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Animosity Behind N.C. Factory Worker’s Shooting Shows WCA Doesn’t Apply

09 May, 2023 Chris Parker

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Hickory, NC (WorkersCompensation.com). – Exclusivity clauses in workers’ compensation acts generally don’t apply when a worker assaults a coworker for purely personal reasons.

The question whether the WCA was a surviving spouse’s sole option for seeking some kind of legal redress for his wife’s murder was the issue in Marlow v. TCS Designs, No. COA22-862 (N.C. Ct. App. 05/02/23).

The employee for a commercial furniture manufacturer had argued with her coworker before. In July 2020, she asked the coworker not to sing so loudly, because she was trying to listen to music on her earphones. The coworker became irate. On Jan. 4, 2021, another confrontation ended with the coworker threatening to "wipe the floor" with the employee and "whip her ass."

A few weeks later, the coworker went to her car, retrieved a gun, returned to the factory, and shot the employee twice in the head at point-blank range. The employee died from the gunshot wounds that day.

When the employee’s surviving spouse sued the company for negligence, the company asked the court to dismiss the lawsuit. It argued that the Workers’ Compensation Act provided the husband’s sole remedy.

Workers' Comp 101: What does "exclusive remedy" mean? Generally, the North Carolina Workers' Compensation Act provides the exclusive remedy available to employees seeking relief for work-related injuries resulting from the acts or omissions of their employers. In other words, employees cannot bring tort claims against their employers for work-related injuries -- instead, they must seek workers' compensation benefits as their only remedy.

Under North Carolina’s exclusivity provision, where an employee and their employer are subject to and have complied with the provisions of the Workers’ Compensation Act, the rights and remedies granted to the employee under the Act exclude all other rights and remedies of the employee. N.C. Gen. Stat. § 97-10.1 (2022).

The appeals court explained that a lawsuit falls under the WCA if:

(1) The injury was caused by an accident;

(2) The injury was sustained in the course of the employment; or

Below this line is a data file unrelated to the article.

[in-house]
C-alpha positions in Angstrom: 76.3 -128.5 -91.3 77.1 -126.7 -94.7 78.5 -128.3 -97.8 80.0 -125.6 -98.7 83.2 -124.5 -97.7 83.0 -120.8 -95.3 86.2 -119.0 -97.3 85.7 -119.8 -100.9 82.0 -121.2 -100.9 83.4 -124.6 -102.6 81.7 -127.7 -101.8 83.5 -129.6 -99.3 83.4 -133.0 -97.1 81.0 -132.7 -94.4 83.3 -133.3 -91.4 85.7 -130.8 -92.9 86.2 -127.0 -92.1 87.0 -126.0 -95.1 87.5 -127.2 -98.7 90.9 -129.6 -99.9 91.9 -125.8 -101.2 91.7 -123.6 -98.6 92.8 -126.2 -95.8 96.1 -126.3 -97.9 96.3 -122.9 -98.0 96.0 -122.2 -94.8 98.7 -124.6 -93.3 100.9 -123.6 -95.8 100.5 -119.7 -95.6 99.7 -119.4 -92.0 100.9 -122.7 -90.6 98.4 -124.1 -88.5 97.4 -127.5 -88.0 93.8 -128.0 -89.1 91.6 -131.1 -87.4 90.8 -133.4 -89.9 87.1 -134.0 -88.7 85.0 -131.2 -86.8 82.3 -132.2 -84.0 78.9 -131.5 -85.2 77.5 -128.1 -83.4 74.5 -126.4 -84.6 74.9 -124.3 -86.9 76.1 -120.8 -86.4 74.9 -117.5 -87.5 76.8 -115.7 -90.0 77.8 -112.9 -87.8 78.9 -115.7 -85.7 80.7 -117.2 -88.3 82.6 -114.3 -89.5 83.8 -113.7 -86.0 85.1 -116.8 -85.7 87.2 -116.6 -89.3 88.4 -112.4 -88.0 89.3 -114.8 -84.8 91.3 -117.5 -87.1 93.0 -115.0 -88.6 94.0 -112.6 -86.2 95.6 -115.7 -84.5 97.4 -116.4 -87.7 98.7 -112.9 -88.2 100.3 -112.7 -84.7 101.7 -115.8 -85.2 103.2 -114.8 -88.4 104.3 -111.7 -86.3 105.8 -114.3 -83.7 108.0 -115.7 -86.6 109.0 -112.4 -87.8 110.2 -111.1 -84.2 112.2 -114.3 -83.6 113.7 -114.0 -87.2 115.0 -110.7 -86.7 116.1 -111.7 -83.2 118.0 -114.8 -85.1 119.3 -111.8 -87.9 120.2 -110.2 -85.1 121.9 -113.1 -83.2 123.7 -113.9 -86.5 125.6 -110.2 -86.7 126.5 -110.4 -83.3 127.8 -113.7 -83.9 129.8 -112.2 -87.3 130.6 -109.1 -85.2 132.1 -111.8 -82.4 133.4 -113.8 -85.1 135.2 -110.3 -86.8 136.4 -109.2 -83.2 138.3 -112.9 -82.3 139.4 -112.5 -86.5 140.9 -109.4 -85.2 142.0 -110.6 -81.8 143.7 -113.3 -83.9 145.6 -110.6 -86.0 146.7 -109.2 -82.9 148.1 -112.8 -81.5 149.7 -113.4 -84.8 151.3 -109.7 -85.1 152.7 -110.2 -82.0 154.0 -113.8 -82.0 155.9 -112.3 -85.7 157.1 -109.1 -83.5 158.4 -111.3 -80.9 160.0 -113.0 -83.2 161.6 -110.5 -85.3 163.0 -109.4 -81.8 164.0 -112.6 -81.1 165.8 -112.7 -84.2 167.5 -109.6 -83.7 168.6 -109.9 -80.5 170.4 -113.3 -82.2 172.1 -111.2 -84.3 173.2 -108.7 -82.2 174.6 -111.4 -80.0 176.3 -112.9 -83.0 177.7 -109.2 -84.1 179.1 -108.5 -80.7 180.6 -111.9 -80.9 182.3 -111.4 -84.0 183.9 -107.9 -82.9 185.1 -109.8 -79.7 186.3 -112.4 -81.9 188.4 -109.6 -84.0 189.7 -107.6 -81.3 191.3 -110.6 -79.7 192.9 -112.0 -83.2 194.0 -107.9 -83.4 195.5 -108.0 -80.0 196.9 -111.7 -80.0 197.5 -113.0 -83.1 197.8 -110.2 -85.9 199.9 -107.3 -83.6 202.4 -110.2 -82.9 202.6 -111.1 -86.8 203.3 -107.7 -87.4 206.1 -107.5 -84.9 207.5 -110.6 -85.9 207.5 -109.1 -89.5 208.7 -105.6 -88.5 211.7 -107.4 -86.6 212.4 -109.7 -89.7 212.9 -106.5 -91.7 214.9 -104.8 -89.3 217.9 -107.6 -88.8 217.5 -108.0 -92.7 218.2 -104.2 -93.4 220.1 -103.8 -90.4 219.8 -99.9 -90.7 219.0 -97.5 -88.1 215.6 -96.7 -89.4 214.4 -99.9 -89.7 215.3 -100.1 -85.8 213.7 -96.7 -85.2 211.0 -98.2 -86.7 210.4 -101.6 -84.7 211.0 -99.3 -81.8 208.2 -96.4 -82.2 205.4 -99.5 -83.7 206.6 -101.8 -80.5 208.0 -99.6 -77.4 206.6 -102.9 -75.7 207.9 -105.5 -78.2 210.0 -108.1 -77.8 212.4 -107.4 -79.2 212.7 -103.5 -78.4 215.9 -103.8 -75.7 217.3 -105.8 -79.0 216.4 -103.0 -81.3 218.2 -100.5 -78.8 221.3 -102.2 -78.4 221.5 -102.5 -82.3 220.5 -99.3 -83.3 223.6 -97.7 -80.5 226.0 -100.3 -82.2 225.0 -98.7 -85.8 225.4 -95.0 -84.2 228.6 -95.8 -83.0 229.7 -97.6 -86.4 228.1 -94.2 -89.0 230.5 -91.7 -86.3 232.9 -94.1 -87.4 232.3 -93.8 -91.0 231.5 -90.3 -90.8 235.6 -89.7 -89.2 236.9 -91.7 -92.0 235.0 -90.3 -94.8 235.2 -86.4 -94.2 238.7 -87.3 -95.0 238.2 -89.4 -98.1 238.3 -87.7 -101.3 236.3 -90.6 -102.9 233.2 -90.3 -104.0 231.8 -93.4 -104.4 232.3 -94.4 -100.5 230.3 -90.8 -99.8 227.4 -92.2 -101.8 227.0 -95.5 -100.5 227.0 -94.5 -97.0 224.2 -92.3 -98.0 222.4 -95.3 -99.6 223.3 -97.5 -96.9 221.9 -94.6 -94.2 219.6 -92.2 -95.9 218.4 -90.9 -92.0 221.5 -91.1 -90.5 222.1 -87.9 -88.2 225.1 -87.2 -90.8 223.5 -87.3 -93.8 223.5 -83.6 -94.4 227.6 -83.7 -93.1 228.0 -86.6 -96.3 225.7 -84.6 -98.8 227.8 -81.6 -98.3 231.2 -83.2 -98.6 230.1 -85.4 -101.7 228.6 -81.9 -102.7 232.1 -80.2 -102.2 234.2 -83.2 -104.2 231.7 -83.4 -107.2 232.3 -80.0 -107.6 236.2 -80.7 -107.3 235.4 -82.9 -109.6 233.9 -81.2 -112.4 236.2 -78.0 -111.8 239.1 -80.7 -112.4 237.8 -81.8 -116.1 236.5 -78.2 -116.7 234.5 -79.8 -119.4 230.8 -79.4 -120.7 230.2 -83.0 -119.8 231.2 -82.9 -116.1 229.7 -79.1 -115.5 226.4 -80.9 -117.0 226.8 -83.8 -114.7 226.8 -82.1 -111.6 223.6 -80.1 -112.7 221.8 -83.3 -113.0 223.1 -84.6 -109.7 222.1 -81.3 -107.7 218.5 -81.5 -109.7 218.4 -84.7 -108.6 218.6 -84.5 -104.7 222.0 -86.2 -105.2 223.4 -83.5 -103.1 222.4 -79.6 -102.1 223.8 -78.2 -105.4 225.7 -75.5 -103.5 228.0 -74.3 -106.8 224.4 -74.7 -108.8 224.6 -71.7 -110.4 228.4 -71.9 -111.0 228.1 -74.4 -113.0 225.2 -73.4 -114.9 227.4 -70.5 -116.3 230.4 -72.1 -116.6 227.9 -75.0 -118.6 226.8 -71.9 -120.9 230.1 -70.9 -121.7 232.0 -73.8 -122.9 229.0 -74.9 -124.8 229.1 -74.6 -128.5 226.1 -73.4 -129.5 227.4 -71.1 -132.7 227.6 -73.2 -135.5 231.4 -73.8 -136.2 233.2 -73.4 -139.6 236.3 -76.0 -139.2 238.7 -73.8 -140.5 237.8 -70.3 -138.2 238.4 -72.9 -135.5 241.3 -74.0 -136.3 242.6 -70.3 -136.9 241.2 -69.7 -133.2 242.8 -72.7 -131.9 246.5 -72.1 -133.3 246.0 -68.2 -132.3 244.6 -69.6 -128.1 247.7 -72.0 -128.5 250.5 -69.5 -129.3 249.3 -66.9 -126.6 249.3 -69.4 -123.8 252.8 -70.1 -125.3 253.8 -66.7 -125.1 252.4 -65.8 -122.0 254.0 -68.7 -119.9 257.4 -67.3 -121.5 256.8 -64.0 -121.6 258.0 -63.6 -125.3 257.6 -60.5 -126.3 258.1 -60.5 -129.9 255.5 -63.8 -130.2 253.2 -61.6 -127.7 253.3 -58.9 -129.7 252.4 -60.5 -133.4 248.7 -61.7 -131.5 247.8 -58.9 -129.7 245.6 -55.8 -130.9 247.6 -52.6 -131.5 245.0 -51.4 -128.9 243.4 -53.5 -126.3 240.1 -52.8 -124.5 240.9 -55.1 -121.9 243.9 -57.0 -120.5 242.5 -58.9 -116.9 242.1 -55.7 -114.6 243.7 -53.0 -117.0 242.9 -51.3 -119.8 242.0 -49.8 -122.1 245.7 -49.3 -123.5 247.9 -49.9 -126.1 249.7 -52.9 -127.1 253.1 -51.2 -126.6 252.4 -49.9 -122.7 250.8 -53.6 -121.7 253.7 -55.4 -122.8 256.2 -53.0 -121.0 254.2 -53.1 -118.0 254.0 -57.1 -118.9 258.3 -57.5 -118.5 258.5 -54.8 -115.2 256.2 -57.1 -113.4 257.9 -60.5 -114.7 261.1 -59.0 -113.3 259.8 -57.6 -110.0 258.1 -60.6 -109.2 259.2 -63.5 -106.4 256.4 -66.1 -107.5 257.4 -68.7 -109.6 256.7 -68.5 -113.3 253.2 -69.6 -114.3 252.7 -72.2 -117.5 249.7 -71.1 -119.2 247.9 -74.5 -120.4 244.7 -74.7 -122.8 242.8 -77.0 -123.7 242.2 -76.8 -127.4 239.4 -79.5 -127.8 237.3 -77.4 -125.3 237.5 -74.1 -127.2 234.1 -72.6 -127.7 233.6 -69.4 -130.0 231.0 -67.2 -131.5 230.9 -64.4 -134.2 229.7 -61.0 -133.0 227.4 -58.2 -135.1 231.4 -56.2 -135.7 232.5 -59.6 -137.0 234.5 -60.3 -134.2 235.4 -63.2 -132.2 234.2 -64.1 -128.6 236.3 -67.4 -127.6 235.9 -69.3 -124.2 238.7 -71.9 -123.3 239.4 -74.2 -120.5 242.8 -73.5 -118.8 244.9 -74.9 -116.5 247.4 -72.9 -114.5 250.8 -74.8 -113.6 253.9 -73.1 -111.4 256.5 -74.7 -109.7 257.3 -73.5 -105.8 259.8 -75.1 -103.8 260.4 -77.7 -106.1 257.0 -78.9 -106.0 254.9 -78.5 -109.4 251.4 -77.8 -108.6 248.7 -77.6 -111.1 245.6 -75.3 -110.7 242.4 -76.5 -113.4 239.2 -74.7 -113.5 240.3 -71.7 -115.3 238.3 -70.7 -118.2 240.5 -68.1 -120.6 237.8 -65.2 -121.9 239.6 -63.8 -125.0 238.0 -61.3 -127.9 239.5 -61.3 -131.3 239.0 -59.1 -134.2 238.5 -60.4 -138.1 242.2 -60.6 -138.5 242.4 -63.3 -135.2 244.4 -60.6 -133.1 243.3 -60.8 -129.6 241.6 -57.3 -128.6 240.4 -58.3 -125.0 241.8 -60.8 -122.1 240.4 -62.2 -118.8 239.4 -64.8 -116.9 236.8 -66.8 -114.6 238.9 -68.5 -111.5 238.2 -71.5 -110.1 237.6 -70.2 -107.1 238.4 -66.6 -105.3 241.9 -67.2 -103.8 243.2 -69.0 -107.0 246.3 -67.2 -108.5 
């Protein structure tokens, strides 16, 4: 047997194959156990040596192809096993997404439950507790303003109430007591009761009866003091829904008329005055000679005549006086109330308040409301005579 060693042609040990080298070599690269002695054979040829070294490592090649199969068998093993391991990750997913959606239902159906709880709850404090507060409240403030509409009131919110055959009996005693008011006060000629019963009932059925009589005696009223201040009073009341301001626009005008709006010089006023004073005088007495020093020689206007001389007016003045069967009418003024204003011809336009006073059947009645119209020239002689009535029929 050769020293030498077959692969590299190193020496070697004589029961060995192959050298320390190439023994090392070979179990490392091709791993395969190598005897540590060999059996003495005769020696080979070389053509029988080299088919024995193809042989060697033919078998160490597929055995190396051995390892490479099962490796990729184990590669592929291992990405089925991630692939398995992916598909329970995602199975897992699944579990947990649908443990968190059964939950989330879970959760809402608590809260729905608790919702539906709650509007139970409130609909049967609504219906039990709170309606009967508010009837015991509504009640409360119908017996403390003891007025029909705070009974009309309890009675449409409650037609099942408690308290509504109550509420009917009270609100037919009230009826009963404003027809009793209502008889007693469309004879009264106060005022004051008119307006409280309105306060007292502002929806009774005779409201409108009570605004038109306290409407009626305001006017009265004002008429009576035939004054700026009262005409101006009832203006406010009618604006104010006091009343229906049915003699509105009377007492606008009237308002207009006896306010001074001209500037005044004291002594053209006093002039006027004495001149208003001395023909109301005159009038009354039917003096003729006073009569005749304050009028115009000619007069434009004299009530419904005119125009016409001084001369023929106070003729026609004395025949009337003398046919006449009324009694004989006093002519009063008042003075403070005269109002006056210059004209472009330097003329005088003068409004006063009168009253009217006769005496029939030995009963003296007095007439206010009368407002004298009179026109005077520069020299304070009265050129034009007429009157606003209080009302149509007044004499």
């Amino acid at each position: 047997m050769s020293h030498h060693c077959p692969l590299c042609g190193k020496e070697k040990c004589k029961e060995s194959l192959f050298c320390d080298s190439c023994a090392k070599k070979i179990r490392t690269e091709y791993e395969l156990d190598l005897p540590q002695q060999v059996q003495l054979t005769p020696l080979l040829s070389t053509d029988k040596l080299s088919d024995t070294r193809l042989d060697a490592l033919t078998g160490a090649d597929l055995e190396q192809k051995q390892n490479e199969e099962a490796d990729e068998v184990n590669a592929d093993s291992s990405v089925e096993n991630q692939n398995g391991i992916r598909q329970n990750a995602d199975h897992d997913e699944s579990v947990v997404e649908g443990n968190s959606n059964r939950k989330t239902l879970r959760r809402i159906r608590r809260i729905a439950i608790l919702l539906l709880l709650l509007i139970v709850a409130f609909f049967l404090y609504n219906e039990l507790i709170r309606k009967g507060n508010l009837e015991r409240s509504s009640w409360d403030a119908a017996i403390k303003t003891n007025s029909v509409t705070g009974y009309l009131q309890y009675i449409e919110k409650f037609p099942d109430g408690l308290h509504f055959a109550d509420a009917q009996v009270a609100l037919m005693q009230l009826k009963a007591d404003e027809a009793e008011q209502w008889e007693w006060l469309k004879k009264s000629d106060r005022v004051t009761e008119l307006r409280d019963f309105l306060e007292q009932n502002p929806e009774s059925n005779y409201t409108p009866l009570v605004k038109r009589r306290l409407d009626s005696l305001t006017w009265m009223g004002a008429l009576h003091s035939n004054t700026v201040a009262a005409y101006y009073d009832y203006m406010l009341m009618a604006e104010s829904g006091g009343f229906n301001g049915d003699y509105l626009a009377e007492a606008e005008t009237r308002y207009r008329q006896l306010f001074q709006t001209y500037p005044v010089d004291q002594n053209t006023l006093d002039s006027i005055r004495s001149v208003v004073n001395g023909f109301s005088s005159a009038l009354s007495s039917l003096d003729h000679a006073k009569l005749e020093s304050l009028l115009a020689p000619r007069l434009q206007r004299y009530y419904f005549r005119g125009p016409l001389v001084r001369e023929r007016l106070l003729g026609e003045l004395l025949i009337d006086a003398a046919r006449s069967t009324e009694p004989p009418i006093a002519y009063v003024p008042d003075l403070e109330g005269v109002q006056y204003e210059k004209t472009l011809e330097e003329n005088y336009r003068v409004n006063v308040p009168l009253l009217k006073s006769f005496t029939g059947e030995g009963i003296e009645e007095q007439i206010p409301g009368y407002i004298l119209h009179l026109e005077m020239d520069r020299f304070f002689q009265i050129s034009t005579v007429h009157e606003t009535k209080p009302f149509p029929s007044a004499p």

(3) The injury arose out of the employment

The only issue the parties disputed in this case was whether the employee’s death arose out of her employment.

The court noted that whether an injury arises out of employment relates to the origin or cause of the injury. It stated that, in North Carolina, courts consider whether the injury is a natural and probable consequence of the nature of the employment.

An intentional assault in the workplace by a fellow employee or third party does not arise out of the employment unless a job-related motivation or some other causal relation between the job and the assault exists.

If one employee assaults another solely under the impulse of anger, or hatred, or revenge, or vindictiveness, not growing out of but entirely foreign to the employment, the injury should be treated as the voluntary act of the assailant and not as one arising out of or incident to the employment.

In this case, there was nothing connecting the tragic event to the employee’s job, other than the fact that it occurred at work and the injury was inflicted by a coworker.

While the employees had been involved in two verbal altercations before, there was no evidence that the shooter was motivated by some job-related consideration or that there was some other causal relation between the job and the decision to shoot. In short, the incident was not a natural and probable consequence of the nature of the decedent’s employment.

Stated differently, the decedent, when she reported to work that day in the furniture factory, “would not have considered being shot twice in the head at point-blank range as a possible consequence of that work,” the court wrote. Instead, the shooting arose out of the coworker’s personal animosity toward the decedent.

Because the death did not arise of the decedent’s employment, the WCA’s exclusive remedy provision did not apply.

The court affirmed the trial’s refusal to dismiss the spouse’s negligence lawsuit.


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